A multi-analytical approach for the archaeometric identification of a Roman period glass furnace in the central Nile delta

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Abstract

A circular structure was excavated in a suspected industrial area of ancient Thmuis (Tell Timai), and due to heavy vitrification and discolouration of the inside walls, was suspected to be a glass furnace. The excavated furnace provides a unique example to further understand the mechanisms of primary and secondary glass manufacture in Roman Egypt. Samples were subjected to a number of archaeometric investigations in order to characterise the furnace, and identify its purpose. Following attenuated total reflectance Fourier transform infrared (ATR-FTIR) spectroscopy and scanning electron microscope energy dispersive spectroscopy (SEM-EDS), we conclude that the furnace was used for glass. We propose that it is most likely that the furnace represents a small-scale, secondary glassmaking centre, shaping glass manufactured at Wadi el-Natrun, and recycling glass objects from the local area.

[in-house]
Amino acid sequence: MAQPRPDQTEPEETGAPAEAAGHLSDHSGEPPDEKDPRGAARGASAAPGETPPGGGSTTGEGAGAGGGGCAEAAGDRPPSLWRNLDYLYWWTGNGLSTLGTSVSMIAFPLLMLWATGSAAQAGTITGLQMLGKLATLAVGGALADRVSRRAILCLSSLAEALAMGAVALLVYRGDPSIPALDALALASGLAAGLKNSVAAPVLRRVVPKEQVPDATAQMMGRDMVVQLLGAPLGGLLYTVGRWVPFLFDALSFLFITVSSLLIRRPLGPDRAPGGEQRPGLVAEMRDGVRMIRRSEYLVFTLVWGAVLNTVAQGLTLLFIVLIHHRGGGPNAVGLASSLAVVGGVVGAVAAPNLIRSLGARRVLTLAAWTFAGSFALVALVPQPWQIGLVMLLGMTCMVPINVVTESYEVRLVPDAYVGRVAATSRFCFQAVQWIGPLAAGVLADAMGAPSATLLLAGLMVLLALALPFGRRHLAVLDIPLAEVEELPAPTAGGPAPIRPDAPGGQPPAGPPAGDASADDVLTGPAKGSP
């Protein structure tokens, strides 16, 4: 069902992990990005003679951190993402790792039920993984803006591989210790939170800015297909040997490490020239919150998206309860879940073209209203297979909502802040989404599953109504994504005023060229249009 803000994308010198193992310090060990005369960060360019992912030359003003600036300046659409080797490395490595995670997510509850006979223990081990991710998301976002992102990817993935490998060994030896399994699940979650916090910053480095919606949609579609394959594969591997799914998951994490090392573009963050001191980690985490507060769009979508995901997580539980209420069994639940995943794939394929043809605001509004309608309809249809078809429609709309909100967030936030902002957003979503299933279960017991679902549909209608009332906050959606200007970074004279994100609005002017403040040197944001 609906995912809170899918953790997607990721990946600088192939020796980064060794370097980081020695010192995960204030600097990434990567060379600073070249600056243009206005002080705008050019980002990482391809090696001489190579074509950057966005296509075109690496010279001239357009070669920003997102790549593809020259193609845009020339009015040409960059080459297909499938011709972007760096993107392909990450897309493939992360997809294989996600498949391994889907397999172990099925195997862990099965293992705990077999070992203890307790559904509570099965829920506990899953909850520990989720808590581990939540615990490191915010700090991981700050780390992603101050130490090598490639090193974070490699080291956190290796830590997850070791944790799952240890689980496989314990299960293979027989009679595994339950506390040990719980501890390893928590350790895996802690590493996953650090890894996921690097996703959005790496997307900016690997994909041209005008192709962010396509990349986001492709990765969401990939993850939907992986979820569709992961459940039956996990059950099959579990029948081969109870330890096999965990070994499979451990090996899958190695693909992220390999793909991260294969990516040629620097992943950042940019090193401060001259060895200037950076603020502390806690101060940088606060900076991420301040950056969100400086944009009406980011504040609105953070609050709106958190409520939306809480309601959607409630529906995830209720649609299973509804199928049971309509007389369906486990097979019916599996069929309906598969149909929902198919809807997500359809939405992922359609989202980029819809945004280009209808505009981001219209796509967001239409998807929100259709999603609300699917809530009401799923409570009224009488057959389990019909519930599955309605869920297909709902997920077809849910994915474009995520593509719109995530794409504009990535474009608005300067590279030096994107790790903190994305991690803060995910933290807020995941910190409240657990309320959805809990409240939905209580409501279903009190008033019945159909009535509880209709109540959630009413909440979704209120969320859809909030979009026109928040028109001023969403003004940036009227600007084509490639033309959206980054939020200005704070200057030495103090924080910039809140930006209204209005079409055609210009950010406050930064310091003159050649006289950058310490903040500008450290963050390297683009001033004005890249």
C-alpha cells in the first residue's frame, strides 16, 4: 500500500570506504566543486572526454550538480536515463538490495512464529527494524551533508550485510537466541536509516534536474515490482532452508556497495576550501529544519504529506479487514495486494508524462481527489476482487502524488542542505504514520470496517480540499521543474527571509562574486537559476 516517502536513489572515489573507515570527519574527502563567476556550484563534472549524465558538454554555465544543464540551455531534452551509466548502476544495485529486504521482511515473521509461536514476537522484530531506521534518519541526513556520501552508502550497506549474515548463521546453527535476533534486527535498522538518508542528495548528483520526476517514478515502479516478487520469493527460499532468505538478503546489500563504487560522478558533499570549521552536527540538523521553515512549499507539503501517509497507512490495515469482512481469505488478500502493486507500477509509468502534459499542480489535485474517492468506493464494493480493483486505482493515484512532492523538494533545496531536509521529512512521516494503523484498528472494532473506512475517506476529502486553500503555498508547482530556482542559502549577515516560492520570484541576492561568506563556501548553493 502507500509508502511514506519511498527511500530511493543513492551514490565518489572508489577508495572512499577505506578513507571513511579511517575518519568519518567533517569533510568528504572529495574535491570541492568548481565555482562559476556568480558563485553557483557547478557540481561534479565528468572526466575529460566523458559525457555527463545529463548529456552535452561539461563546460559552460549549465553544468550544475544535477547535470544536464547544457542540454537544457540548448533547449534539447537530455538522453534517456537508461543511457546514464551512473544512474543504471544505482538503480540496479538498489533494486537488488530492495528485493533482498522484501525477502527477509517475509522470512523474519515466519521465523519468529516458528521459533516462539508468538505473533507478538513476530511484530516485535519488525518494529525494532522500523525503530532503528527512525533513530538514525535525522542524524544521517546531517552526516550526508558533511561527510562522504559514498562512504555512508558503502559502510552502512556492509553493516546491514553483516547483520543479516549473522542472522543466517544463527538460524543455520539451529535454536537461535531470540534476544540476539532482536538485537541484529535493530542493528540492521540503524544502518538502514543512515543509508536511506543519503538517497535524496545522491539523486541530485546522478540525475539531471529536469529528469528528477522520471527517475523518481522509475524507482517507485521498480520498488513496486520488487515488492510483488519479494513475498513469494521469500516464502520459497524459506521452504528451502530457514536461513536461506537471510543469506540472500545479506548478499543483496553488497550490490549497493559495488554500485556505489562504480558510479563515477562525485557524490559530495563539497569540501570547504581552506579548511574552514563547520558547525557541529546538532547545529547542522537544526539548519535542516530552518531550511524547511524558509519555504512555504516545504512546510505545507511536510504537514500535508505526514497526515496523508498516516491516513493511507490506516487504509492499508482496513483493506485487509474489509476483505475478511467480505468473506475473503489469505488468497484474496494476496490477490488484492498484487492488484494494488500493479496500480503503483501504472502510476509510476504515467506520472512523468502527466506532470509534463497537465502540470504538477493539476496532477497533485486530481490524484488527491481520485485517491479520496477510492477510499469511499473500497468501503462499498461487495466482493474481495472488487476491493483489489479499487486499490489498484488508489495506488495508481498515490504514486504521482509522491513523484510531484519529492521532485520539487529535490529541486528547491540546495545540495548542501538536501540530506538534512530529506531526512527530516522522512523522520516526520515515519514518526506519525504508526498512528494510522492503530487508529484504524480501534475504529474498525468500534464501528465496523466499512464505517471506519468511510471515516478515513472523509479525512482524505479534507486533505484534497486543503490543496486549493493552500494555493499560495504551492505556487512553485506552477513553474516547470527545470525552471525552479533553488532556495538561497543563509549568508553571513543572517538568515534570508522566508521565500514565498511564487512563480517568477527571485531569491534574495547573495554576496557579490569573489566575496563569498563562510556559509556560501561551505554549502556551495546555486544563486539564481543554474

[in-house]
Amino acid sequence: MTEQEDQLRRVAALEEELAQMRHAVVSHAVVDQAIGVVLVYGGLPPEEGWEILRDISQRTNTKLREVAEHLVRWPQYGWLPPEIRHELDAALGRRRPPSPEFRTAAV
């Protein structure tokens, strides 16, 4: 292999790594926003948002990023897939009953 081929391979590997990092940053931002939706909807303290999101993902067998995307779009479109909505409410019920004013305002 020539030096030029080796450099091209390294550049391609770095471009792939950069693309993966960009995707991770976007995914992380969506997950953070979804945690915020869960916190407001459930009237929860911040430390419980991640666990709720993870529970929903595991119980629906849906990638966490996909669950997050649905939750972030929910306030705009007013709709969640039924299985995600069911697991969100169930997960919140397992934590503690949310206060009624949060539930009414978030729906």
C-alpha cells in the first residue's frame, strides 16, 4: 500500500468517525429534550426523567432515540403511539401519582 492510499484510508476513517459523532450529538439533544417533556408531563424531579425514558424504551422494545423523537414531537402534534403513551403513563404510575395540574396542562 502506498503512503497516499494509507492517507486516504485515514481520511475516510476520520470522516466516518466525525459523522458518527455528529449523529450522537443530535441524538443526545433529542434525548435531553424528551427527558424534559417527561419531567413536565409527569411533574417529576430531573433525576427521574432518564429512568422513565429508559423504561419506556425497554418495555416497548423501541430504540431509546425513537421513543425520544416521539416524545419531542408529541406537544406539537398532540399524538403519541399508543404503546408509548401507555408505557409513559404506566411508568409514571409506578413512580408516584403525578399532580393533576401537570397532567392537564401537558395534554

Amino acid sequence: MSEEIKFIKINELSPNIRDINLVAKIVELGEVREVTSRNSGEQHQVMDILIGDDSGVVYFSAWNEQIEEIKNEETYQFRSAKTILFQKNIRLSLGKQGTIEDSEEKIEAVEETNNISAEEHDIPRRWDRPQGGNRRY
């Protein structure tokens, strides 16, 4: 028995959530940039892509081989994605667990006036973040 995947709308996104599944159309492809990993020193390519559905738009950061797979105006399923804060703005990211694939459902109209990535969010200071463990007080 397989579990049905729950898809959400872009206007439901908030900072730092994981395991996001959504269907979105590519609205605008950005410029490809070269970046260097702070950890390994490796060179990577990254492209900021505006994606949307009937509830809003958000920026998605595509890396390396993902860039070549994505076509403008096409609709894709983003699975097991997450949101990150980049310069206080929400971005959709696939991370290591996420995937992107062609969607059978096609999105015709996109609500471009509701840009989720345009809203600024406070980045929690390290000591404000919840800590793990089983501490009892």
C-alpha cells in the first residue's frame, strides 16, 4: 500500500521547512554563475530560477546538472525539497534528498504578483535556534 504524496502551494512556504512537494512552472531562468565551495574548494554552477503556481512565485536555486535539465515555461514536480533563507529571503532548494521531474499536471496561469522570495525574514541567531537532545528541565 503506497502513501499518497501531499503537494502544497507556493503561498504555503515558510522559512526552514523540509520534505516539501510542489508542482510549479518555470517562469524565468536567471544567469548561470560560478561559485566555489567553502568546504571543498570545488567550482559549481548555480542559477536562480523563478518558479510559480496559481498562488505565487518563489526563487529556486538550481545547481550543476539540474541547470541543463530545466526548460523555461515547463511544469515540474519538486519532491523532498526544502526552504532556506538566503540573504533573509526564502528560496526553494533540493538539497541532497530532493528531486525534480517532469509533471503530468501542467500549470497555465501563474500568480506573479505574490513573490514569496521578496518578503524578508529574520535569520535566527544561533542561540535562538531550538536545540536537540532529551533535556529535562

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Gentelli, L., & Medhat, A. R. (2017). A multi-analytical approach for the archaeometric identification of a Roman period glass furnace in the central Nile delta. Journal of Archaeological Science: Reports, 11, 330–337. https://doi.org/10.1016/j.jasrep.2016.11.018

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